Under Lightfoot’s proposal, a teacher with a bachelor’s degree and 10 years of experience today would see his or her salary increase to $95,604 by year five of the contract. That amount is $11,000, or 13%, more than the current teacher with 15 years of experience and a bachelor’s degree earns today. A teacher with a bachelor’s degree and five years of experience today would go from a salary of $58,315 to a salary of $81,701 in five years. That’s about $6,500 more than the $75,083 earned today by a similar teacher, or an increase of about 2% each year.
“That doesn’t keep pace with the rate of inflation,” Geovanis said.
“And it’s not just about money,” she added, “because there are other significant sticking points at the table on which CPS has absolutely refused to budge,” like prep time for elementary school teachers and caps on class sizes.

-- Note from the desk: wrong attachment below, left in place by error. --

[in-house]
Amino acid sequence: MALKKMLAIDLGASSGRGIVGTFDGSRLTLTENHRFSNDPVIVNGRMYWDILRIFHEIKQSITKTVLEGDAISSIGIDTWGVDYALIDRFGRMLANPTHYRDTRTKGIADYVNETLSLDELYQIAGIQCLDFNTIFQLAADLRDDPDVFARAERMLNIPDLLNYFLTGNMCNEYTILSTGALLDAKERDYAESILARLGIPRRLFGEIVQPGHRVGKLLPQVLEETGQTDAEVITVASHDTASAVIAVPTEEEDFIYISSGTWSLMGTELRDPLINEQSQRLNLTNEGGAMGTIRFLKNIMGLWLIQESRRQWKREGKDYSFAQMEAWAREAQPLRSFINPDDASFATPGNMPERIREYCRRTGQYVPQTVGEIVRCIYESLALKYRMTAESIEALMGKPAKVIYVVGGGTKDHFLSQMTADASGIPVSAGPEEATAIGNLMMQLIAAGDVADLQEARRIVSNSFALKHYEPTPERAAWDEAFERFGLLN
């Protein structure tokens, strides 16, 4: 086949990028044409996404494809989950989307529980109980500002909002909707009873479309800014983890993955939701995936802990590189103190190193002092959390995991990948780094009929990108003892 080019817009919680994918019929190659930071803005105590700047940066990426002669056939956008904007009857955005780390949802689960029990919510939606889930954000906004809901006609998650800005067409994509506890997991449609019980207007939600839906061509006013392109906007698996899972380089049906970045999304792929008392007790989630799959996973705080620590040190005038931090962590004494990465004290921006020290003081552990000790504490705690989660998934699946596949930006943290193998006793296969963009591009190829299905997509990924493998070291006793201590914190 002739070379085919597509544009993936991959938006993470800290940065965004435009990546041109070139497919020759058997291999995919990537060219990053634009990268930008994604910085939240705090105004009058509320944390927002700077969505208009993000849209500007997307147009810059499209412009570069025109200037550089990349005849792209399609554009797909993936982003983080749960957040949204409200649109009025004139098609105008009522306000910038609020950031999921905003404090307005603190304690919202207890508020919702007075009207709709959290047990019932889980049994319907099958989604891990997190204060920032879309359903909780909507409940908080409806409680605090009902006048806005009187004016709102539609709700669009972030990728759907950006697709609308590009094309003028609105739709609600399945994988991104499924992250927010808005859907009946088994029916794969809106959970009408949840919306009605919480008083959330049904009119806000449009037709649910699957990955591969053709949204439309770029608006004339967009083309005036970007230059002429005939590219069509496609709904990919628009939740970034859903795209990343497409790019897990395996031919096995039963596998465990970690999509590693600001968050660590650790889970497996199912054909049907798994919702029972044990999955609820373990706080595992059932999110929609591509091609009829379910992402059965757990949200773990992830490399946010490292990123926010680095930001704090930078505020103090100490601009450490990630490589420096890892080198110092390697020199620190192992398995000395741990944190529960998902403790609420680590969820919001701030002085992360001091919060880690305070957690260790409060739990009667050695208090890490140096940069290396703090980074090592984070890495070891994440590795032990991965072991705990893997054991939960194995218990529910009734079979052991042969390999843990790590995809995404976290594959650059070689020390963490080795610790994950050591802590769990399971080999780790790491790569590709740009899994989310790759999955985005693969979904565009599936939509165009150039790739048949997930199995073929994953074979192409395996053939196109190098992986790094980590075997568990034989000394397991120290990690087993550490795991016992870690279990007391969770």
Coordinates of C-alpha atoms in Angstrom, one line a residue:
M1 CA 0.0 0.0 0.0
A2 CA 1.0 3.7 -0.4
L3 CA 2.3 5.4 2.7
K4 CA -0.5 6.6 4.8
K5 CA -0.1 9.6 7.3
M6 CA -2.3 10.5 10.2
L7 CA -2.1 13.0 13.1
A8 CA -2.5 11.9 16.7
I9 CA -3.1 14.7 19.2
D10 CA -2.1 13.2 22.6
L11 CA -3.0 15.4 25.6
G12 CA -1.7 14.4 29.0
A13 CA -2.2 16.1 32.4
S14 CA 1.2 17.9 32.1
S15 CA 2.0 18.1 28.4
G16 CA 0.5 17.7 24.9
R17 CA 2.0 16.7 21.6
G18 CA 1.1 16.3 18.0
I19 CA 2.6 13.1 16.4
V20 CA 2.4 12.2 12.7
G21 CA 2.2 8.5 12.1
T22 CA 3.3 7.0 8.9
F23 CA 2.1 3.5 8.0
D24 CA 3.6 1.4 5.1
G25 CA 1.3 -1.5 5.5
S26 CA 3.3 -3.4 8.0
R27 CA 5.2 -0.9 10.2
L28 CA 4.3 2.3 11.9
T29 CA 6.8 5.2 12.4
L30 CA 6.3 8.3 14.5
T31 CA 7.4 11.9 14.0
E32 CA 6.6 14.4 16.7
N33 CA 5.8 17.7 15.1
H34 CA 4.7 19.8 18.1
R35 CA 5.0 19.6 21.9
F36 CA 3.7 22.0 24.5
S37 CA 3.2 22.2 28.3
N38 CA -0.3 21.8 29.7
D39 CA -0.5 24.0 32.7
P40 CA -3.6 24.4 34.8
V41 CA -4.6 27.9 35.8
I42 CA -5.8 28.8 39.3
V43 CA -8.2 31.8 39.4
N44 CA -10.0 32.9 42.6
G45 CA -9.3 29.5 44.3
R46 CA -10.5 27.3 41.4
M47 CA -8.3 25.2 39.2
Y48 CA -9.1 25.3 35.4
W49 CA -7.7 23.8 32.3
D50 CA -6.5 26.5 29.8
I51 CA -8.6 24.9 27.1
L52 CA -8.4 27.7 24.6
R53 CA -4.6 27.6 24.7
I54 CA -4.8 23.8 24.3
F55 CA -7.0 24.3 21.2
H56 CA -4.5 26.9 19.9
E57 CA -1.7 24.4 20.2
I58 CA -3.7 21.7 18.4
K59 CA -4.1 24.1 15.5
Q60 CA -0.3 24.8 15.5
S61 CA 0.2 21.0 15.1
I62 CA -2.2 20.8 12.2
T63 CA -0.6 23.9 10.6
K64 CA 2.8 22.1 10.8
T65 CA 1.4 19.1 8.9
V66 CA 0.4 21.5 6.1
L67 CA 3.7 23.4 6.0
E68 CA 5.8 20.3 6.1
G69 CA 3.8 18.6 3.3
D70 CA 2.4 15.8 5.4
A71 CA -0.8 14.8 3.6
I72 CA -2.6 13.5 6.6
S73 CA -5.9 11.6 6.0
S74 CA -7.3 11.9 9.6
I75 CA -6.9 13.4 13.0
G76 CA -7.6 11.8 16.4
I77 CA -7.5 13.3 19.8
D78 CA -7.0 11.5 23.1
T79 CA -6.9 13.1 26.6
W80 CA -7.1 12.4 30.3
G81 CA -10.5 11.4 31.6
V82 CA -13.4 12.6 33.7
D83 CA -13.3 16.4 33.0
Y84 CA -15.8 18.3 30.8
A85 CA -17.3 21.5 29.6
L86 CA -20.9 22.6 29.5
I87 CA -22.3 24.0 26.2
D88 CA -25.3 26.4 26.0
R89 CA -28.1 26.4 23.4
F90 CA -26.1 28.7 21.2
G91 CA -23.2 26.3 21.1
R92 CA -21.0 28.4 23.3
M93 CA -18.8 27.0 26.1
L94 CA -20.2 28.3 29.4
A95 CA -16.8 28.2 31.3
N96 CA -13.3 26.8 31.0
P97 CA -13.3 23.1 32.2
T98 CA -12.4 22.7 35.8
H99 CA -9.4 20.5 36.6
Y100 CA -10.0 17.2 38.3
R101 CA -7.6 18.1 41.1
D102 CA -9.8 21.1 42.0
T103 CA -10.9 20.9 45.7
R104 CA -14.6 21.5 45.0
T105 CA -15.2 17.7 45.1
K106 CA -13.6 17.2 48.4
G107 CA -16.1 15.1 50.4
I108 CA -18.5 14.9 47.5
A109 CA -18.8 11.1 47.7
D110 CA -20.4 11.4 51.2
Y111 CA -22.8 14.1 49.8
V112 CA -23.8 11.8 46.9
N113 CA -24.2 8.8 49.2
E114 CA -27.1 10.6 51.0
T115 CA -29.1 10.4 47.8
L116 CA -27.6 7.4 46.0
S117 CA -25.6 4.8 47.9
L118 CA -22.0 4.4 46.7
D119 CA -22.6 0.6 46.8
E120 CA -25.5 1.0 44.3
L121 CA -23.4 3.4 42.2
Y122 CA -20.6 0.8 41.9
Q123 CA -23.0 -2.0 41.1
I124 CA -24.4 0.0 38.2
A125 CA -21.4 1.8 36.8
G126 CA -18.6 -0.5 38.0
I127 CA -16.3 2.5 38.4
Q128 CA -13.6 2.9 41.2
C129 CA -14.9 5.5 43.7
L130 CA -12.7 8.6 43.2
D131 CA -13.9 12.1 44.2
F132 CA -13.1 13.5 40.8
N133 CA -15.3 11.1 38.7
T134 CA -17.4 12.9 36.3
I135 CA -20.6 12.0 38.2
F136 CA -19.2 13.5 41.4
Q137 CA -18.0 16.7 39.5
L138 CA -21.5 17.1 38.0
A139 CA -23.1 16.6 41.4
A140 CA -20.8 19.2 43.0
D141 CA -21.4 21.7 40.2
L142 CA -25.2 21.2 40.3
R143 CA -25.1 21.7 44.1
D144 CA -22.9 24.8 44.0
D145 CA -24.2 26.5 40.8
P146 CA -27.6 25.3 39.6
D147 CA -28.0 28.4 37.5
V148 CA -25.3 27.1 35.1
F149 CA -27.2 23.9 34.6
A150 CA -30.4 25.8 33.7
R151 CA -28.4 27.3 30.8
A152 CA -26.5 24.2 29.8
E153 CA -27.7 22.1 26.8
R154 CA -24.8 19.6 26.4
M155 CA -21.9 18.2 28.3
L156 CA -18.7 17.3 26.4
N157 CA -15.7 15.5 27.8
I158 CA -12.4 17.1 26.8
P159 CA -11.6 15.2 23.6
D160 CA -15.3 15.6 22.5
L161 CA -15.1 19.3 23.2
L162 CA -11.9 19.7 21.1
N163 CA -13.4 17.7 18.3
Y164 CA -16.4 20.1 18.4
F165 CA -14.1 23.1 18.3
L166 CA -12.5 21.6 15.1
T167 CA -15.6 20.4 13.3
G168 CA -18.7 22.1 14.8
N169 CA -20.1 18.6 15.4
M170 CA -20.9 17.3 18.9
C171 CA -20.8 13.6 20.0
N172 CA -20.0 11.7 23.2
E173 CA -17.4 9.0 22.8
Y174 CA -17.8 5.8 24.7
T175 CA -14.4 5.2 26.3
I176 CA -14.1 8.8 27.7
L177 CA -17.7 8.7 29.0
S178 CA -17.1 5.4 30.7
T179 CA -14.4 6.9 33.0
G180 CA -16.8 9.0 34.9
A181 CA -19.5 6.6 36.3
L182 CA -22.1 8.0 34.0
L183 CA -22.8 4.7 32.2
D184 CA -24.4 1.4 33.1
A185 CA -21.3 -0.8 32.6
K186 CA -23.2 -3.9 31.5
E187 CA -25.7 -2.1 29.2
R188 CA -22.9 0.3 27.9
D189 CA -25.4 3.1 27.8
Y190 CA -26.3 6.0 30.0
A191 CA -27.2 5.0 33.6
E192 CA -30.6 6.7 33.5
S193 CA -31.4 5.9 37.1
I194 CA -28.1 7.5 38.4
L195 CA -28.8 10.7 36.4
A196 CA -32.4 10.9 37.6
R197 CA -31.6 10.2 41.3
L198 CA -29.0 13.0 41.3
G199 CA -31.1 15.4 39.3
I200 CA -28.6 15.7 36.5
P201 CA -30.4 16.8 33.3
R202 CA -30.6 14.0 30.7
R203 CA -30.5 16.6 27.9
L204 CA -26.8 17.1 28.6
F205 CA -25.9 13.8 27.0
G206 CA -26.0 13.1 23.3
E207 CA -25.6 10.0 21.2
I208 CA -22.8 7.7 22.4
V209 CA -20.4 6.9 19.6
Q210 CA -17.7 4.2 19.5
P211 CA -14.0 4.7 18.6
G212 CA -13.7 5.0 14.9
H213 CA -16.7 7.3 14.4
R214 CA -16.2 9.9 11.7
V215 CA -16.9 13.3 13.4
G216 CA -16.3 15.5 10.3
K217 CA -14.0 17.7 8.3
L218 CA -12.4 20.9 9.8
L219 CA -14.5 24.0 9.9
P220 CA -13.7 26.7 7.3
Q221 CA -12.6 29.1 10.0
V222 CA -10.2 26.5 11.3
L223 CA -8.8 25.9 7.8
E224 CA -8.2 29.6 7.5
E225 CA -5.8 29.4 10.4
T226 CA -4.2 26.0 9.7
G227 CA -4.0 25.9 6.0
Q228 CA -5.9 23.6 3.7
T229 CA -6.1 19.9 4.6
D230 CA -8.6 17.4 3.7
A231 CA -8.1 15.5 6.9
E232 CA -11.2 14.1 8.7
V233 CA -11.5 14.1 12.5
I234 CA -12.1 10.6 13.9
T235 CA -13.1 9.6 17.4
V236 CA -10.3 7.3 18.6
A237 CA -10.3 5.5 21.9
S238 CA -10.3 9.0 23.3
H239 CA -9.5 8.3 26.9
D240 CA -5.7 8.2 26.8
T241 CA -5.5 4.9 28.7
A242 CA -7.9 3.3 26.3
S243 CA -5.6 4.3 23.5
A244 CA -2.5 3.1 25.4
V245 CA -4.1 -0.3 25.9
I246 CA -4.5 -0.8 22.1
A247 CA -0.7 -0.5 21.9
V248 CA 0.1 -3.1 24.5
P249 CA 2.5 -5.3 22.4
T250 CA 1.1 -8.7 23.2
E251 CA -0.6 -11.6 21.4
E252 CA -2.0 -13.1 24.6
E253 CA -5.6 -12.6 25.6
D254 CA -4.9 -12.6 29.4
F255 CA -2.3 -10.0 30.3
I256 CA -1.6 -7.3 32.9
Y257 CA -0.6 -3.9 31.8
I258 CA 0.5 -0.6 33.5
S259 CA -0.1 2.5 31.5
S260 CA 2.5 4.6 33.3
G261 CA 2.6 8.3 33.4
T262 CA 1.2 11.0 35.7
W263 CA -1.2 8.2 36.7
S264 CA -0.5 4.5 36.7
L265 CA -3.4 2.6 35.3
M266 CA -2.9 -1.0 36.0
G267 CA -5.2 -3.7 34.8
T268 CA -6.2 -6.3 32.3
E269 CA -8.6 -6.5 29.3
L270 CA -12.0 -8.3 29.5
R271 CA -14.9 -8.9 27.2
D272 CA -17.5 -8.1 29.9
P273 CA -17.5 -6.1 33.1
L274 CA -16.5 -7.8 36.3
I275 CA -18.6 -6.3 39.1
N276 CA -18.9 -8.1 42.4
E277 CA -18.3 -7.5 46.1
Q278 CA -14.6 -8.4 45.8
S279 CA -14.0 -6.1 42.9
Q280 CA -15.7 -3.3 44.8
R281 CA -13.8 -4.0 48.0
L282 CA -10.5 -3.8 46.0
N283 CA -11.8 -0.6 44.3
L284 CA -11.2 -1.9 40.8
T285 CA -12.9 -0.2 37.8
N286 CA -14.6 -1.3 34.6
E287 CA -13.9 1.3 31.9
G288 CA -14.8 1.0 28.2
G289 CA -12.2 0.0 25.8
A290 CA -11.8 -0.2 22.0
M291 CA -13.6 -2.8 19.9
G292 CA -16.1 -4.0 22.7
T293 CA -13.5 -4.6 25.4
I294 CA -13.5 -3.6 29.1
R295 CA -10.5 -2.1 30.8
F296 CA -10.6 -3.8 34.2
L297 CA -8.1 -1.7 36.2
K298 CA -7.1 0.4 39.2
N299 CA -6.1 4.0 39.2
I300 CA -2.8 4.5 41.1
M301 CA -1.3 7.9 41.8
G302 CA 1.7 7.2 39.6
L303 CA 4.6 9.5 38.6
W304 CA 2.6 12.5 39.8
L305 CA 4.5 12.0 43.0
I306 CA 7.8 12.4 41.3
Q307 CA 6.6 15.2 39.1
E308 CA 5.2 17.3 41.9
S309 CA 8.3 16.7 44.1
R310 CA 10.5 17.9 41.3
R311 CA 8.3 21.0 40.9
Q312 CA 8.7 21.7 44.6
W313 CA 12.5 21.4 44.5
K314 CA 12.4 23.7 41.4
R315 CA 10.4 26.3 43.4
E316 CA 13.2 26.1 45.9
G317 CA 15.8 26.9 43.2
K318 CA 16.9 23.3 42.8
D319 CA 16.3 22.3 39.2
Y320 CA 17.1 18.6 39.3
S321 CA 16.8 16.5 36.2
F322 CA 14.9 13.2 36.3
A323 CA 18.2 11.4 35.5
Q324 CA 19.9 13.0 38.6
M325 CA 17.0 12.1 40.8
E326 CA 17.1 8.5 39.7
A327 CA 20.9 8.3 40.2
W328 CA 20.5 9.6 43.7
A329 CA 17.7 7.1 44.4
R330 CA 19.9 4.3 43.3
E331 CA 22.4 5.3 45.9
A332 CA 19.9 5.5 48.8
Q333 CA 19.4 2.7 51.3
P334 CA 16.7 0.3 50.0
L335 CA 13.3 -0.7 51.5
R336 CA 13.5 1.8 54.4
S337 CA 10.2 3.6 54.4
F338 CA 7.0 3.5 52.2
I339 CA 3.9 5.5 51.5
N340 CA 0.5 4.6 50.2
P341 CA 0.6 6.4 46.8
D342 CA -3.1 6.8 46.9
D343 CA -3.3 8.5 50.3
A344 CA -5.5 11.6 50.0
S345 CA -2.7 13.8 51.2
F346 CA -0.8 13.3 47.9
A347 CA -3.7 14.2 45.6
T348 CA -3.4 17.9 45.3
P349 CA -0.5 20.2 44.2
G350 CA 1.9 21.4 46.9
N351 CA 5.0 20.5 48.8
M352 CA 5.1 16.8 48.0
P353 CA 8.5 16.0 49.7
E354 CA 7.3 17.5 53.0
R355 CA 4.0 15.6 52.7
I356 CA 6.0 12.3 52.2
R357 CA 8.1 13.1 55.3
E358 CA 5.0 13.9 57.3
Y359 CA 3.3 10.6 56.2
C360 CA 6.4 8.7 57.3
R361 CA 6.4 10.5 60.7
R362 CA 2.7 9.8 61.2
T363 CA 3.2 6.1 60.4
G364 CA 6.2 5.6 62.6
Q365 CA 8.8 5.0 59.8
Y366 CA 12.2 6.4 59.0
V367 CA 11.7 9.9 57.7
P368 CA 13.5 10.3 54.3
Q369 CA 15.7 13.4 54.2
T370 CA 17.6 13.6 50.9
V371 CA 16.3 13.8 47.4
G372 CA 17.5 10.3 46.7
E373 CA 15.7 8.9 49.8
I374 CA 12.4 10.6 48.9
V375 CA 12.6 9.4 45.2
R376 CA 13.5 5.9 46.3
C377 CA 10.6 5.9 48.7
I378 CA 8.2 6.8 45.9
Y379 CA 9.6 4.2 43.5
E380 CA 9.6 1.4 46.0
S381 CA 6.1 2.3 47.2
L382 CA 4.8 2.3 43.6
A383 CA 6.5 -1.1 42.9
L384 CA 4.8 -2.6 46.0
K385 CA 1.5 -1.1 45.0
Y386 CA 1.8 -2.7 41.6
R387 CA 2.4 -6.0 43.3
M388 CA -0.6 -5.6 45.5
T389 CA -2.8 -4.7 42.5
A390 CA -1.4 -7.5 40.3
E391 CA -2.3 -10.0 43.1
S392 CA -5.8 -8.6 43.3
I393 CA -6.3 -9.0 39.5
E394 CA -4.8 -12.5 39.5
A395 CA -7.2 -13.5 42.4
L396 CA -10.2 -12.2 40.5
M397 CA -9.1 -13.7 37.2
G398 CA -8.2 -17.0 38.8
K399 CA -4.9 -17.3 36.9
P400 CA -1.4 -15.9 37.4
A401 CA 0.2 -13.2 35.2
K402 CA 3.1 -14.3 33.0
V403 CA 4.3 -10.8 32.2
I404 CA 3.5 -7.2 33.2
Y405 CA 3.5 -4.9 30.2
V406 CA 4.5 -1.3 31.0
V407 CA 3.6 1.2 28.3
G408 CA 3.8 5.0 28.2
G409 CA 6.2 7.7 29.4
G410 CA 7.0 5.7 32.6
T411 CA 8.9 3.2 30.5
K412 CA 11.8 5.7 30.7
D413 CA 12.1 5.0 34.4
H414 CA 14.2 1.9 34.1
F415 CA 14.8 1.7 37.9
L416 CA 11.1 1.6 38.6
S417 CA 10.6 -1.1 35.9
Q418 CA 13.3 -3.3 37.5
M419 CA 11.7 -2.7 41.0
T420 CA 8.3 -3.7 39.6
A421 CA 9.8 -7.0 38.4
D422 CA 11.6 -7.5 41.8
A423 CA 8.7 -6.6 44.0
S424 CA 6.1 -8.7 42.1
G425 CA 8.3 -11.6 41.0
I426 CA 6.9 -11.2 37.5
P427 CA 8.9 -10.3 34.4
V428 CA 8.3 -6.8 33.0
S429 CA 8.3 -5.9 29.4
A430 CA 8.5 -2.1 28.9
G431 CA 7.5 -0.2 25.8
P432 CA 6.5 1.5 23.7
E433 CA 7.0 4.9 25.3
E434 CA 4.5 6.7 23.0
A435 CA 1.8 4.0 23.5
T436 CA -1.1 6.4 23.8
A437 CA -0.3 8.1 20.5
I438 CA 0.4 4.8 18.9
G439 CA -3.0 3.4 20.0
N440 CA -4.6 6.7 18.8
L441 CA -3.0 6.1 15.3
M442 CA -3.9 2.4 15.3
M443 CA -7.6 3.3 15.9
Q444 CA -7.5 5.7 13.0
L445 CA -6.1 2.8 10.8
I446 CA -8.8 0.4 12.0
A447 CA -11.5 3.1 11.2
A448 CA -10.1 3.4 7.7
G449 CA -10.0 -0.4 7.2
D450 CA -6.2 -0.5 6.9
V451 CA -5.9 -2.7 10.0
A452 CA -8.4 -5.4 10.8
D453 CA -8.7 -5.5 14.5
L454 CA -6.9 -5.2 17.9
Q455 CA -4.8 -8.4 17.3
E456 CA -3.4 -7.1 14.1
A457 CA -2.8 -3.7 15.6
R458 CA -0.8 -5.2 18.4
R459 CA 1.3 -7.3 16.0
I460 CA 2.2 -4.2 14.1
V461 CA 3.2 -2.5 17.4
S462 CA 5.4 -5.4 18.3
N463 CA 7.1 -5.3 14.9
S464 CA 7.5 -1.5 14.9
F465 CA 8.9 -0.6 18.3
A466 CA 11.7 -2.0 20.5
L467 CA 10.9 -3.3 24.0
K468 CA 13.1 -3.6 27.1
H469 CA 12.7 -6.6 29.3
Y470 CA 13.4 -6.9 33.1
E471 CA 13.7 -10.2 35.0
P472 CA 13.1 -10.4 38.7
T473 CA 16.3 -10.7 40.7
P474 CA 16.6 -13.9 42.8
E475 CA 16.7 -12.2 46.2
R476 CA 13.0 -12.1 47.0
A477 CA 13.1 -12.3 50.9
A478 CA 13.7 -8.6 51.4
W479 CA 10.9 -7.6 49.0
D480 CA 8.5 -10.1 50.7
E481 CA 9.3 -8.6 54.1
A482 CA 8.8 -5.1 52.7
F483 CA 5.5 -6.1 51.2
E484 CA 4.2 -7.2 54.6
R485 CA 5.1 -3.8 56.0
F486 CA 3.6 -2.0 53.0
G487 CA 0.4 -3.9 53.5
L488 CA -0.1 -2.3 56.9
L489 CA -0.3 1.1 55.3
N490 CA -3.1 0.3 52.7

The union wants a 15% salary increase over three years, which would increase teacher salaries quicker than the Lightfoot proposal.
The union also argues that teachers in the six largest unionized school districts in the country have seen higher wage raises since 2010 than have CPS teachers.
Research shows that higher teacher salaries are associated with better quality education because schools are able to attract teachers who might otherwise have gone into other professions, said Kirabo Jackson, a professor of education and social policy at Northwestern University.
“The mechanism that’s at play is when you have higher salaries, you’re able to attract people who would be effective in the classroom from other professions, when the teacher pay is high relative to other professions,” Jackson said. “People who were hired during a recession year, when other salaries were low relative to what teaching is, they perform better.”